Thursday, September 24, 2009

Peters on Burke on the Catholic Funeral of the Year

Finally, canonist Ed Peters replies to the recent controversial Burke comments about Ted Kennedy's Catholic funeral. Frankly, I'm a little disappointed. I was hoping he'd address the overwhelming majority of the people at that InsideCatholic dinner who went home convinced that Burke was voicing authoritative, unequivocal opposition to Ted Kennedy's Catholic funeral and participation therein by Catholic prelates. Instead, Peters' treatment is a highly lawyerly and defensive piece of academic legerdemain that misses the forest for the trees.

Peters seems more interested in avoiding the appearance of conflict between his original post on the EMK funeral and the statements of canon law's top dog (which have yet to be released as a full transcript). This is standard lawyerthink: present your position as humbly conforming with a higher authority. So Peters starts out punching at a red herring popular with the dissenting Catholic left: Burke said "the Church erred." But it's a strawman issue that distracts from what conservative or orthodox Catholics have been wrestling with in the wake of the EMK funeral.

It's fine to point out the obvious: Burke never said the Church erred, but that hems around the question of whether Burke was communicating his opposition to episcopal blessing bestowed upon EMK. Clearly, Deal Hudson at Crisis Magazine thought Burke to be opposed. And I'd bet Raymond Arroyo felt nothing but smug vindication by Burke. Pro-life websites are now explicitly claiming Burke (who is their current incarnation of the Code of Canon Law) condemns granting Catholic funeral rites to pro-choice Catholics like EMK (here, here).

But Peters doesn't really address this beyond acknowledging "how the people are confused." Instead he cleverly spins Burke's comment on public signs of repentance as prescriptive, rather than descriptive of the law. For Peters, Burke was simply stating his advocacy of future amendments to the Code or canonical jurisprudence. The takeaway, however, for most has been that Burke's opposition to Catholic funerals for pro-choice Catholics is descriptive of the current state of canon law (ius vigens). Peters waves us off from finding in Burke's speech any criticism or opposition to his brother bishops (or Peters) who signed off on the funeral. I seriously doubt anyone left the dinner with anything close to this interpretation in mind. Peters may or may not be right on Burke's actual intentions, but it ignores the fact that Burke never stated that he "wants to see canon law come to require 'public signs of repentance'" in the future; and thus it's just as speculative as David Gibson's claim that Burke condemns O'Malley & McCarrick's participation in EMK's funeral (which is tellingly similar to what Arroyo, et al, are saying as well).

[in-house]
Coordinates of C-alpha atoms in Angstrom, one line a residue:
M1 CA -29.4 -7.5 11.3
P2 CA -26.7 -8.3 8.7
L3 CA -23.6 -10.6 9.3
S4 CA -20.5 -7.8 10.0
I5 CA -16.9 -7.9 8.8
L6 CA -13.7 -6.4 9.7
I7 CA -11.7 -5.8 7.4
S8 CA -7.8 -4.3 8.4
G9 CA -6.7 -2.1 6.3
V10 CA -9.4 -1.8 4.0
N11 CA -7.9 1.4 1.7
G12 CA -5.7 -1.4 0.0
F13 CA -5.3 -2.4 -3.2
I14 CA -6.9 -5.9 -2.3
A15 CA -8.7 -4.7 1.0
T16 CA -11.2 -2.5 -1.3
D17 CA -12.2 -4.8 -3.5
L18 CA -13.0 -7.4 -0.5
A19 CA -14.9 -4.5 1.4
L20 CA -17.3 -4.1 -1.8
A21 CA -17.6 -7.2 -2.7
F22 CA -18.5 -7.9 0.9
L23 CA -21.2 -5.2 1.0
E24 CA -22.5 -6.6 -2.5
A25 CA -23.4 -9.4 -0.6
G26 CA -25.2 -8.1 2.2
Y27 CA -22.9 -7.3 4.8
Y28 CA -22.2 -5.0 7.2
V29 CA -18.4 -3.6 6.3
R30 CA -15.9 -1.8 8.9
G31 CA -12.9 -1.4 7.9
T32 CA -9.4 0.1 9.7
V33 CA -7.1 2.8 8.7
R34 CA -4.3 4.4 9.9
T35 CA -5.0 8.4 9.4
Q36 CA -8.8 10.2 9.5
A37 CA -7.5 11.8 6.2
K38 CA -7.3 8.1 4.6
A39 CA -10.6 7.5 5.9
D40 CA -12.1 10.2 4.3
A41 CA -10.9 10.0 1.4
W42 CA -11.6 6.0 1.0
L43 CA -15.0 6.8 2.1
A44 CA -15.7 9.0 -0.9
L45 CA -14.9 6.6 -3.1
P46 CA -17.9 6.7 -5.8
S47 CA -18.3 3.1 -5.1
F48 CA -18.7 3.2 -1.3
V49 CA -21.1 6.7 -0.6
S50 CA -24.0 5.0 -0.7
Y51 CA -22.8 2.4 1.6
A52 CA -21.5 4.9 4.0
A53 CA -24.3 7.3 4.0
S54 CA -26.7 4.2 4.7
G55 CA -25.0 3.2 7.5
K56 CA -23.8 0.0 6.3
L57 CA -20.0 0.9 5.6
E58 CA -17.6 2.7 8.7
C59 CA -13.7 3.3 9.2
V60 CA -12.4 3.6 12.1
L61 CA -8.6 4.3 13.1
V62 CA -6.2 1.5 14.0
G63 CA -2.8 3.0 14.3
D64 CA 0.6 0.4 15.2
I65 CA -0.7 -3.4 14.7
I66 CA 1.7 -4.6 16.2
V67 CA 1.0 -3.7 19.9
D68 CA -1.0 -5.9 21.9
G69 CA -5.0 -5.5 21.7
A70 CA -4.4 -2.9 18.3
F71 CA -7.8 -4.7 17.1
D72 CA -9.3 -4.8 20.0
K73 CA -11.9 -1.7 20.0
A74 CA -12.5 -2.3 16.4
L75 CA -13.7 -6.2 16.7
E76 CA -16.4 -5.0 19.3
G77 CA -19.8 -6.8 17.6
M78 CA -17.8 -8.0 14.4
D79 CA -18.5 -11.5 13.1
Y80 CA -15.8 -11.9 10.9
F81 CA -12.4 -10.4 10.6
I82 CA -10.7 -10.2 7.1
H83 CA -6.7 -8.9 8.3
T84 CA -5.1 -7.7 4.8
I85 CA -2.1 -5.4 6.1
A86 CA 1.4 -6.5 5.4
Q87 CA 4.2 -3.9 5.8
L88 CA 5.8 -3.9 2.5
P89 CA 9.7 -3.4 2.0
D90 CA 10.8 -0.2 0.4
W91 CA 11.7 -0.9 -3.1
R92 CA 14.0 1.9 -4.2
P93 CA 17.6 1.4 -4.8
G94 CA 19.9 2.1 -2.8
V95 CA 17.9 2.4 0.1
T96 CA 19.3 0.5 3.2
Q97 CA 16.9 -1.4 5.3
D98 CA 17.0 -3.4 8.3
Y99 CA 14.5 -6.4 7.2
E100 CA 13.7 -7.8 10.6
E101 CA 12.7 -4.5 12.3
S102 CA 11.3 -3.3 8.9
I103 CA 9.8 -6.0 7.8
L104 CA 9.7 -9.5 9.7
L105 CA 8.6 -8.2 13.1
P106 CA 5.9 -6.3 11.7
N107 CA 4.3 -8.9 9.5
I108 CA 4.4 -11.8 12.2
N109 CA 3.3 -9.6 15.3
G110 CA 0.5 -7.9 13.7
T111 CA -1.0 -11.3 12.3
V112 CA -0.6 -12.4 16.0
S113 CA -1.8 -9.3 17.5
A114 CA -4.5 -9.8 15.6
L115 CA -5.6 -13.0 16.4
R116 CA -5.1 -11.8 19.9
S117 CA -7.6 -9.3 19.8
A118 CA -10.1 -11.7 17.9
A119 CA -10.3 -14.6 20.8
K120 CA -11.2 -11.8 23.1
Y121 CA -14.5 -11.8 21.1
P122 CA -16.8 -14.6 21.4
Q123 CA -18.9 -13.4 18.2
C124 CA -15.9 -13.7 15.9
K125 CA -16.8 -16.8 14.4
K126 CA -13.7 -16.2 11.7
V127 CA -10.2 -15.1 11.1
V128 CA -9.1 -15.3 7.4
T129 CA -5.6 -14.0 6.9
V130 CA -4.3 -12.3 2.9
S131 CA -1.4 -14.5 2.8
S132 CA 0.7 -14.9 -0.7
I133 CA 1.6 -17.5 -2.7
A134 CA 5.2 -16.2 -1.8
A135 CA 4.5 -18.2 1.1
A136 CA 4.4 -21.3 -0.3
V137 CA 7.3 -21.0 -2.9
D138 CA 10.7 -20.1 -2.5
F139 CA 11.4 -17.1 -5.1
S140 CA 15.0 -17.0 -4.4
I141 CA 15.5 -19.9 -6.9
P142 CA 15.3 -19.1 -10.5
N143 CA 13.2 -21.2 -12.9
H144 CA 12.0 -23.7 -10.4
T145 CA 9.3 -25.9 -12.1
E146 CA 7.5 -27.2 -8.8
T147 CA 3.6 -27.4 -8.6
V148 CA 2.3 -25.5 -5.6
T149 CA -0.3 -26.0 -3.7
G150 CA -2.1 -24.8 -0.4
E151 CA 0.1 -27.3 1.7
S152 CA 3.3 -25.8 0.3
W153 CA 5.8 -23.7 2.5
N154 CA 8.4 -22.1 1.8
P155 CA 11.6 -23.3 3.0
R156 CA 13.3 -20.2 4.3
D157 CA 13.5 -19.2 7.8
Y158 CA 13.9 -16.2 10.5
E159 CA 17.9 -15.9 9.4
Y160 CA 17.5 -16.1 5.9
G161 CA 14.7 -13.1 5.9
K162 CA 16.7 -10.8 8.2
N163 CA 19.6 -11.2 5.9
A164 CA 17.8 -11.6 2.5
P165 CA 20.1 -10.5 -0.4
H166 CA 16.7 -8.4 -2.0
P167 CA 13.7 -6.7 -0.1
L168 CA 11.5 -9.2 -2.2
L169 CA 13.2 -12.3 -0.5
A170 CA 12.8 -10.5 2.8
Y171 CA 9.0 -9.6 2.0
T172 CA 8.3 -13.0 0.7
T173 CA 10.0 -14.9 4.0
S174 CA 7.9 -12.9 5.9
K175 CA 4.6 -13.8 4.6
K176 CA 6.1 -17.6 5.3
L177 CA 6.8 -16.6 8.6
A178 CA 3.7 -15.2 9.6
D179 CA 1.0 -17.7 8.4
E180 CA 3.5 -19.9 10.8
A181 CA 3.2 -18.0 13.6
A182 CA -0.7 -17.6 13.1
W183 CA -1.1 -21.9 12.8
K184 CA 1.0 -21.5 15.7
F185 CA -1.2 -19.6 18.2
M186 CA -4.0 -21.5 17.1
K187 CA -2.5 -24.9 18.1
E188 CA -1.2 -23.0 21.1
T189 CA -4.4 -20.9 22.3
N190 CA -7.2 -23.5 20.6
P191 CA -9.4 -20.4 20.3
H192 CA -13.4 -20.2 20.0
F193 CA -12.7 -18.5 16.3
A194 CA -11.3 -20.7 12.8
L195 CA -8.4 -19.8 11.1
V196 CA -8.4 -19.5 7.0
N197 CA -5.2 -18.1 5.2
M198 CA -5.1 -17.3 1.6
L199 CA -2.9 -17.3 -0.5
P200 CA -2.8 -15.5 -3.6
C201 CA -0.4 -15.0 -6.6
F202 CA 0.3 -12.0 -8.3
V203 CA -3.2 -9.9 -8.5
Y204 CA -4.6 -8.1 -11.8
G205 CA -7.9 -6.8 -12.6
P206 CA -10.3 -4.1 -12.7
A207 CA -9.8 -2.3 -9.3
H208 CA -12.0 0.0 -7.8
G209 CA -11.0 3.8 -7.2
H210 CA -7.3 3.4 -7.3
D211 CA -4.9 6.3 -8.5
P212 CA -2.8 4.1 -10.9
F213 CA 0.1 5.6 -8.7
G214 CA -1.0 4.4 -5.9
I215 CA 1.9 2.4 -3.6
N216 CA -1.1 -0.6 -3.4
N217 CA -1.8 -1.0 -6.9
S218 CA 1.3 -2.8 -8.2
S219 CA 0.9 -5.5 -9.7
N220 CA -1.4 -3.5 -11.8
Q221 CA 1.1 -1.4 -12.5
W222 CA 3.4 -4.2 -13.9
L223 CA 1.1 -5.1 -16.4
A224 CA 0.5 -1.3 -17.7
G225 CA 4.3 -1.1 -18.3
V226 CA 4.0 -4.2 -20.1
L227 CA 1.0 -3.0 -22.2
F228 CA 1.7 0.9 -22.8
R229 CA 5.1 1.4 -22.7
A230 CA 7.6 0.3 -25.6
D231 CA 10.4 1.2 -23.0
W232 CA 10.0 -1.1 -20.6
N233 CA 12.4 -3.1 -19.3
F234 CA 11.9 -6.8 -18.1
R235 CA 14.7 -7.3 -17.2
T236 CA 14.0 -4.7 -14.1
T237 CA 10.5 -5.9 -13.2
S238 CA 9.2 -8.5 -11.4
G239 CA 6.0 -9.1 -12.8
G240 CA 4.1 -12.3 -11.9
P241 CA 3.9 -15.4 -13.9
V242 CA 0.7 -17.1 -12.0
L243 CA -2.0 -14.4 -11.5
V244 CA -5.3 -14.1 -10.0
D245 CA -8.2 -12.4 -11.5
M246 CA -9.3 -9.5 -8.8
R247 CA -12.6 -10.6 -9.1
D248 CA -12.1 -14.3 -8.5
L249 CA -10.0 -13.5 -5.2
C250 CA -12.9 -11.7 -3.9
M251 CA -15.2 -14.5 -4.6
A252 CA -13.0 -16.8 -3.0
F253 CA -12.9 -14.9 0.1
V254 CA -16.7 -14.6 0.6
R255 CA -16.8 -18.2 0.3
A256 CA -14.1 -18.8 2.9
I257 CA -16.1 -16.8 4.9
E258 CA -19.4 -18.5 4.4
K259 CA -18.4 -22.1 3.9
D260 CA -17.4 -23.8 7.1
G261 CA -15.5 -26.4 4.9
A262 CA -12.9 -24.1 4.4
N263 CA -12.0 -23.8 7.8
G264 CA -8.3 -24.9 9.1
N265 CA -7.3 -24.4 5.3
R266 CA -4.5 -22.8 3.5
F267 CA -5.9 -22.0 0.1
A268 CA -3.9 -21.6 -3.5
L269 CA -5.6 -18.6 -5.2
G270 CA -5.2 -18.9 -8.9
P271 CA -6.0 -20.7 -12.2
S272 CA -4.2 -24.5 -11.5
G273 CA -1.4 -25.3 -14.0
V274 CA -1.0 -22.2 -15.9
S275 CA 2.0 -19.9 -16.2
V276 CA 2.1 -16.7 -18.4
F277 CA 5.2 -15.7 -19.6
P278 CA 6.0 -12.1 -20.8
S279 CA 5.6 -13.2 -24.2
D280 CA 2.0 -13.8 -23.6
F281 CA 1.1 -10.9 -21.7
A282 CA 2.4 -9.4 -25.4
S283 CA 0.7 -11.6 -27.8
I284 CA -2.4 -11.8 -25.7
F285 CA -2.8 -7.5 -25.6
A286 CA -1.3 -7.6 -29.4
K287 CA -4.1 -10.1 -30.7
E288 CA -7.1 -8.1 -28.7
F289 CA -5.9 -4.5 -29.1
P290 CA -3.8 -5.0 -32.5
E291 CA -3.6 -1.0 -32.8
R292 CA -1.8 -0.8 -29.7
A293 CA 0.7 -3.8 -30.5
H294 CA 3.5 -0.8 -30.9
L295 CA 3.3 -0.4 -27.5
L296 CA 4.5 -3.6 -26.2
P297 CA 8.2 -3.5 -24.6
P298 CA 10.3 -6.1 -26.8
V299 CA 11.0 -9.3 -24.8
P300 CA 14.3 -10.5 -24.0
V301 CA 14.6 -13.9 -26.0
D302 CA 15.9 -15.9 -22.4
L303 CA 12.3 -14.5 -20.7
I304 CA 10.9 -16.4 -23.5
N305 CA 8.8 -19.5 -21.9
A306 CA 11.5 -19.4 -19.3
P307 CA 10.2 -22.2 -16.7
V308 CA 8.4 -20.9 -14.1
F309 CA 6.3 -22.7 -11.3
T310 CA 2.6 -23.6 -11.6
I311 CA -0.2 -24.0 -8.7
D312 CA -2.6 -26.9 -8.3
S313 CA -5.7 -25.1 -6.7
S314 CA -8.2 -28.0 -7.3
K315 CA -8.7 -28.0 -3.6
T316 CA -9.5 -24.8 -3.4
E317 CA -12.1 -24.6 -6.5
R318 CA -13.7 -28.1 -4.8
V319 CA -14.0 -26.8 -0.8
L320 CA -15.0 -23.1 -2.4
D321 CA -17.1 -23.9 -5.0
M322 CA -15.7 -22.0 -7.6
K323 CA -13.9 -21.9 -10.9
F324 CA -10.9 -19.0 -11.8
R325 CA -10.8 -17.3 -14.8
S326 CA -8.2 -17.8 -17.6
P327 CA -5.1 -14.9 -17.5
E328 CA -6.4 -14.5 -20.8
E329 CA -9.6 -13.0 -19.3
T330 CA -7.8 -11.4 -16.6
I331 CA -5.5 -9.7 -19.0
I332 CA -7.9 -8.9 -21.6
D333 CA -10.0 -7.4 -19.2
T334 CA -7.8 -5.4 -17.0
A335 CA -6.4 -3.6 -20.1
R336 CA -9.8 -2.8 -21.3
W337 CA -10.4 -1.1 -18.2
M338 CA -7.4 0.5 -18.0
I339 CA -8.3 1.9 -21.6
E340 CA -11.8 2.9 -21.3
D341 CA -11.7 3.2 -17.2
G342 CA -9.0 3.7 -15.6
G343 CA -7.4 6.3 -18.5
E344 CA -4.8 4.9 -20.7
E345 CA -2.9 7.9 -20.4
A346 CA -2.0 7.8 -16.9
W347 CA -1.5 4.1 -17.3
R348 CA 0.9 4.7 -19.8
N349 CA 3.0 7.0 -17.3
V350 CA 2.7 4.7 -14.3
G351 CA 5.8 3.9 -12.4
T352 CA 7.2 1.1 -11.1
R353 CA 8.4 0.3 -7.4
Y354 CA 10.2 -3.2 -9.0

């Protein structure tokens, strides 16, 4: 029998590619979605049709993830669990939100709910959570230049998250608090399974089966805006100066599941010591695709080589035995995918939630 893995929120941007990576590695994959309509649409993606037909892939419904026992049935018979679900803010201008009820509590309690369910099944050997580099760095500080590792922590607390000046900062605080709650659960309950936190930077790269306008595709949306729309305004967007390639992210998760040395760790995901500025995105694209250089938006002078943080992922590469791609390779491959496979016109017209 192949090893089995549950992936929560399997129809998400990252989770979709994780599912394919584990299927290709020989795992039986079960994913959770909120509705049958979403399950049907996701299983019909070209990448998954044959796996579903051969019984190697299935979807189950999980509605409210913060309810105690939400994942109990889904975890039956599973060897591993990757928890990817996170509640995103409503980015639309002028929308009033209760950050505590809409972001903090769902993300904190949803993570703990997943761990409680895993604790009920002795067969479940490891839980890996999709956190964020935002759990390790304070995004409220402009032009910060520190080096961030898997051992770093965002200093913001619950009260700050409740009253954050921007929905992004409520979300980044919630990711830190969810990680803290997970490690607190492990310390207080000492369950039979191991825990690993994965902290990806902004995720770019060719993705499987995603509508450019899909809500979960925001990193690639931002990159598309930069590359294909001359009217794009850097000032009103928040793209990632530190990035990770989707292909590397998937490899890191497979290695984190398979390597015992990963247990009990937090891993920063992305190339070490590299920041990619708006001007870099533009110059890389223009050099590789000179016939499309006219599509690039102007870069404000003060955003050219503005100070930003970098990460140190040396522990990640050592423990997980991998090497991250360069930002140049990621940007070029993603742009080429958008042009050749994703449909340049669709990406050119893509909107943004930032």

Sure, Peters can argue that he's a canonist and this is precisely what canonists do. But I'd counter that his audience is not primarily academic. Hands down, Peters is the premier canonist for the Catholic blogosphere. At the end of the day, Peters is completely in the right on the canonical merits of EMK's funeral. I just wish he were a bit more honest about what Burke actually did say and how it gave fuel to more, not less, confusion.